1926, Maurice Vlaminck, lithograph; acquired at auction and now in our bedroom
By Caitlin Kelly
Blame it on journalism, an insecure business that lays people off every day and pays poorly.
Blame it on my insistence on living close to a major city, which spikes real estate prices; I lived for 18 months, (albeit pre-Internet and pretty broke), in a small rural town in 1988. It was a very poor fit, making me wary of being so far out again.
Blame it on a lifelong love for travel, blowing bucks on a trip to Paris instead of scrimping for a larger down-payment.
And, I admit, my aesthetic preferences for homes 100+ years old and my lack of carpentry/electrical skills also in play…
But I’ve never owned a house.
I re-arranged the artwork in our bedroom recently and noticed a subconscious pattern — a French lithograph from the 1920s; an anonymous oil found at a flea market and a watercolor bought at an antiques fair.
Each shows a house, surrounded by forest or land or near a river.
Not in a suburb.
Not in a city.
But a discrete dwelling with no immediate neighbors or nearby visual impediments.
A few other factors have made home ownership feel difficult-to-impossible — working freelance with a variable income makes mortgage lenders jumpy.
The serious responsibility of costly repairs — like a roof or boiler — is intimidating.
And, with no children, no real justifiable need for extra space, like multiple bedrooms or bathrooms.
There’s also no “Canadian dream” of home ownership and — unlike the U.S. whose policies make mortgage interest a tax deduction, making home ownership more appealing — Canadian banks usually insist upon a 30 percent down payment, not the 1 percent “liar loans” that got so many American home-buyers into terrible trouble in 2008.
And houses aren’t cheap!
The ones that are would require so much time, energy and renovation my heart sinks at the prospect — and we go off on vacation instead.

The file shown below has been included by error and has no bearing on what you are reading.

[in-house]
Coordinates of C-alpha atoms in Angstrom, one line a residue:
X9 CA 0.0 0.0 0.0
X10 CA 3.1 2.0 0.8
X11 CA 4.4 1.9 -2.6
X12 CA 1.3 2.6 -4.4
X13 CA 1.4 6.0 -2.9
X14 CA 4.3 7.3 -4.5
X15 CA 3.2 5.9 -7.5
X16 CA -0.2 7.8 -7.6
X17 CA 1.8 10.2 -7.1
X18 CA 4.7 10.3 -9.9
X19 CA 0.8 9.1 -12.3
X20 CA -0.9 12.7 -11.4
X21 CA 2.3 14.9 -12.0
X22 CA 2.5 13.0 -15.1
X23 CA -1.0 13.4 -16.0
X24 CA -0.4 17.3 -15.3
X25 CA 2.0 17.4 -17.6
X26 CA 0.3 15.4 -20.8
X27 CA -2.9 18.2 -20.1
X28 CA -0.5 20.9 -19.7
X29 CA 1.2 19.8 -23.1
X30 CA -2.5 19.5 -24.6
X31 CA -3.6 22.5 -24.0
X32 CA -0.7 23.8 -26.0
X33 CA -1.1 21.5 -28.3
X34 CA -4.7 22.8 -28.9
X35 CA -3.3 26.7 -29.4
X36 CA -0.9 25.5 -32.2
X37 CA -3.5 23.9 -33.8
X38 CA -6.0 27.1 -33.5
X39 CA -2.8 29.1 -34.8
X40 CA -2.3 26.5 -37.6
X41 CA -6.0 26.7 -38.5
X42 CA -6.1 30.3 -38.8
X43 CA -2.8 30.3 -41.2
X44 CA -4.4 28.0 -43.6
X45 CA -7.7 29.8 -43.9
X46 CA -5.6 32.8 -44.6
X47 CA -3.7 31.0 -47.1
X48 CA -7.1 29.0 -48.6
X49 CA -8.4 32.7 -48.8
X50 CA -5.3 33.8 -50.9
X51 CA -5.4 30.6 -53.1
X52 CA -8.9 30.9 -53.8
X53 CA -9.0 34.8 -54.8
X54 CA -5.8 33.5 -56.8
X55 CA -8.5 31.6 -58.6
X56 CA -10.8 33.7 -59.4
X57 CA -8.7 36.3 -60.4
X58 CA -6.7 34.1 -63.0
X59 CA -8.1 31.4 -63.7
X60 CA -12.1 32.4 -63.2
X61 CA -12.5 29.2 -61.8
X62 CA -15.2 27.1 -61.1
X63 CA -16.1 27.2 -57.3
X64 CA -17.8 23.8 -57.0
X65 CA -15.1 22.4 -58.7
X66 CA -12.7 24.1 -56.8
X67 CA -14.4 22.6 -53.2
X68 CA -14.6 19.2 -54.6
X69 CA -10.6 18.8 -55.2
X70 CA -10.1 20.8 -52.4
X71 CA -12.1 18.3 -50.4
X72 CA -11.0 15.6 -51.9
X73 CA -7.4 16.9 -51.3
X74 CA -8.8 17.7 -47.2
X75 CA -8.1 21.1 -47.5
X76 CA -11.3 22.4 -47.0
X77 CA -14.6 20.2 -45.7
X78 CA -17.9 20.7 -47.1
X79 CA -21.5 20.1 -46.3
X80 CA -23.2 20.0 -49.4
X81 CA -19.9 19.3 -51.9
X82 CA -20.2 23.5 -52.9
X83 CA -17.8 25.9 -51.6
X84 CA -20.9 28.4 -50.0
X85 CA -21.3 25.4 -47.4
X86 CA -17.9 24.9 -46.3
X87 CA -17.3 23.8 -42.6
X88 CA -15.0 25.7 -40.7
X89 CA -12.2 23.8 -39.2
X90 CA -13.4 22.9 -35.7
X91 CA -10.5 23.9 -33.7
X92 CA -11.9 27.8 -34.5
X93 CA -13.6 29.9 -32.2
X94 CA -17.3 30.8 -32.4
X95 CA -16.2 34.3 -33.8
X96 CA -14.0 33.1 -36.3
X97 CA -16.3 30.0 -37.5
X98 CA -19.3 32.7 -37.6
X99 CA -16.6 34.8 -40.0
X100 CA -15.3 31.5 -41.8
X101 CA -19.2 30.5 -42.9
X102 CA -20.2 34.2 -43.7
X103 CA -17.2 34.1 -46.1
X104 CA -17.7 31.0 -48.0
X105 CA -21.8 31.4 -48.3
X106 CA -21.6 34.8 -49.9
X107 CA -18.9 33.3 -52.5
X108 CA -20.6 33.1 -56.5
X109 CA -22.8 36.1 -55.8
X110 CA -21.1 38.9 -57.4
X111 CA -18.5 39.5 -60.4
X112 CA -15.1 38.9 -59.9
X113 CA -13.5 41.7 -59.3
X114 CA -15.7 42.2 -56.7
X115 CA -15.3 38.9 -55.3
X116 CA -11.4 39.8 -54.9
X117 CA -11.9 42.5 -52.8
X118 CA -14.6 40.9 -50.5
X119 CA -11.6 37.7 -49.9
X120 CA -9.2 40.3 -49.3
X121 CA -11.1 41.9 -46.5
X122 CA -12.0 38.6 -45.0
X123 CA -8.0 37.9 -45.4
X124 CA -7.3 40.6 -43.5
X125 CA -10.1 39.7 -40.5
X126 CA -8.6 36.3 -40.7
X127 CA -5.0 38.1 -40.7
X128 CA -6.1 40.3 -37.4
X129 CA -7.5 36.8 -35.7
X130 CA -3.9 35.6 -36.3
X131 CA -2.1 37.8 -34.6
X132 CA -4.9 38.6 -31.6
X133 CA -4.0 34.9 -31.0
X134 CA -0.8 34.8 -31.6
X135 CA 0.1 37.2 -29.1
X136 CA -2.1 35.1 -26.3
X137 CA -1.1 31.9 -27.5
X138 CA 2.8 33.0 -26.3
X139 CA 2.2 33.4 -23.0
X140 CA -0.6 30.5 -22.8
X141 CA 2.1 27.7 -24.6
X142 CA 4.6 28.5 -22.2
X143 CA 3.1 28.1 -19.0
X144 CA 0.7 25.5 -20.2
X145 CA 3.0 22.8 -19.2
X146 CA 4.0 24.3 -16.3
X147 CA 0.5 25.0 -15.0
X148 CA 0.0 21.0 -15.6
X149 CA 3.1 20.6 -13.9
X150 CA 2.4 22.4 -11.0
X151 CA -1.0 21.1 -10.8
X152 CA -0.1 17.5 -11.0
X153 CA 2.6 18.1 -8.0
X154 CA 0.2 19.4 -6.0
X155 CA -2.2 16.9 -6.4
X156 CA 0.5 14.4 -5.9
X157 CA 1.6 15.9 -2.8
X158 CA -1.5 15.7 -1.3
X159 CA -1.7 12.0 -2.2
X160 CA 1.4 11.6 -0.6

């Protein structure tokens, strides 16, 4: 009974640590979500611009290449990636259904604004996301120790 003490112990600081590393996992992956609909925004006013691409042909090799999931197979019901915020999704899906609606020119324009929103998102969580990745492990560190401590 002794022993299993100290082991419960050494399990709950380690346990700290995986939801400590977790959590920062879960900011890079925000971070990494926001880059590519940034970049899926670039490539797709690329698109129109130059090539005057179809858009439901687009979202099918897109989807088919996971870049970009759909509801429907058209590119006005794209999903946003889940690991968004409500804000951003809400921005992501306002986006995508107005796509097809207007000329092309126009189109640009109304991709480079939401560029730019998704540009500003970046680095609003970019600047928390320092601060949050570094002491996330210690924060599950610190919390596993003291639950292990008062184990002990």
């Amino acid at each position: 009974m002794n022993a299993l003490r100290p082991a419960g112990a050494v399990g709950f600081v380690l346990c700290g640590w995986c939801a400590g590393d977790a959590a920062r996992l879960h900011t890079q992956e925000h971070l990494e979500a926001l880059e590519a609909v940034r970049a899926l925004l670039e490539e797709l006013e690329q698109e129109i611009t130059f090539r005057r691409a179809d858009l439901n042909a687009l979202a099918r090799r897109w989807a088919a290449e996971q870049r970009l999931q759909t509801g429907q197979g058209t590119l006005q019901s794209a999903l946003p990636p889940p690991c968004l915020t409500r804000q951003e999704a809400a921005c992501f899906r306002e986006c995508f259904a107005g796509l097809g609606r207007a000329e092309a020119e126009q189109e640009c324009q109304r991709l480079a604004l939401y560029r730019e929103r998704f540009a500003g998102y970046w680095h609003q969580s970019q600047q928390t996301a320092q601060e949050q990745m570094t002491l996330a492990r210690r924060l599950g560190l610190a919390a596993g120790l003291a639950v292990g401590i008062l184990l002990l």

I lived in a house at 19, at home with my father and his girlfriend, later wife. It was white brick, two story, probably built in the 1920s or 30s, on a busy Toronto corner and facing a park.
I lived in a house in downtown Toronto, the top floor of a narrow Victorian home, then in a sorority house for a summer and then, my last Toronto home, rented the top two floors of a small house even as I lived alone.
But since then, I’ve shared hallways and a laundry room and adjacent walls — through which I can hear our neighbors’ laughter and conversations — in a six-story co-op (owned) apartment building in a suburb of New York City.
I like our life here — there’s a pool and Hudson River views and nice landscaping and I don’t have to shovel snow or clear gutters or mow a lawn.
But I long, deeply, for a private place where I can crank up my music really loud.
Where there isn’t a long tedious list of “house rules” and restrictions on everything from bird-feeders (verboten) to grilling outdoors.
Where we could easily host multiple friends, finally able to reciprocate their house-owning hospitality to us.
Which we could rent out and leave if we want to.
We’re thinking of a road trip to Nova Scotia — and found this, a 3 bedroom with 2 acres and ocean view, built in 1815.
And went a little mad with desire until I read that it’s the rainiest place in Canada except for the very rainy B.C. coast.
My father has owned many houses — including a great Georgian pile near Galway City in Ireland, built in 1789; a massive Victorian in Lunenberg, Nova Scotia and an elegant early Victorian in a small town in Ontario.
He just bought his latest, built in 1810, in another small Ontario town.
Do you live in a house?
Do you own it?
What’s it like?